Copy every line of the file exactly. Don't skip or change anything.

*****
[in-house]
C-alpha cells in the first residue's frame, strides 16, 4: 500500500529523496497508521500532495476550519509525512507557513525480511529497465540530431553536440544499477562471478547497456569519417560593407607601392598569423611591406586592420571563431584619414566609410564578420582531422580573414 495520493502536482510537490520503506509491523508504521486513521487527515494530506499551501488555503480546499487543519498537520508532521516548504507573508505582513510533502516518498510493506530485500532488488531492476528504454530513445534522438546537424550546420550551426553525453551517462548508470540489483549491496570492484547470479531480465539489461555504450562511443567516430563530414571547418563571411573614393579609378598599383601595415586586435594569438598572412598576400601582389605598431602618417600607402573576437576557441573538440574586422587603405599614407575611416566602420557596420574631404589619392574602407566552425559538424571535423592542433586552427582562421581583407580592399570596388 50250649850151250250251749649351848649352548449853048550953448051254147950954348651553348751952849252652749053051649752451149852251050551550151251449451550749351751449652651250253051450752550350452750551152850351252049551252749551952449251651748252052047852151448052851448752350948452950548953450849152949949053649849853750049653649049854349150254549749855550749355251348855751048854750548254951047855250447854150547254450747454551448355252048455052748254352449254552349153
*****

[in-house]
C-alpha cells in the first residue's frame, strides 16, 4: 500500500529523496497508521500532495476550519509525512507557513525480511529497465540530431553536440544499477562471478547497456569519417560593407607601392598569423611591406586592420571563431584619414566609410564578420582531422580573414 495520493502536482510537490520503506509491523508504521486513521487527515494530506499551501488555503480546499487543519498537520508532521516548504507573508505582513510533502516518498510493506530485500532488488531492476528504454530513445534522438546537424550546420550551426553525453551517462548508470540489483549491496570492484547470479531480465539489461555504450562511443567516430563530414571547418563571411573614393579609378598599383601595415586586435594569438598572412598576400601582389605598431602618417600607402573576437576557441573538440574586422587603405599614407575611416566602420557596420574631404589619392574602407566552425559538424571535423592542433586552427582562421581583407580592399570596388 50250649850151250250251749649351848649352548449853048550953448051254147950954348651553348751952849252652749053051649752451149852251050551550151251449451550749351751449652651250253051450752550350452750551152850351252049551252749551952449251651748252052047852151448052851448752350948452950548953450849152949949053649849853750049653649049854349150254549749855550749355251348855751048854750548254951047855250447854150547254450747454551448355252048455052748254352449254552349153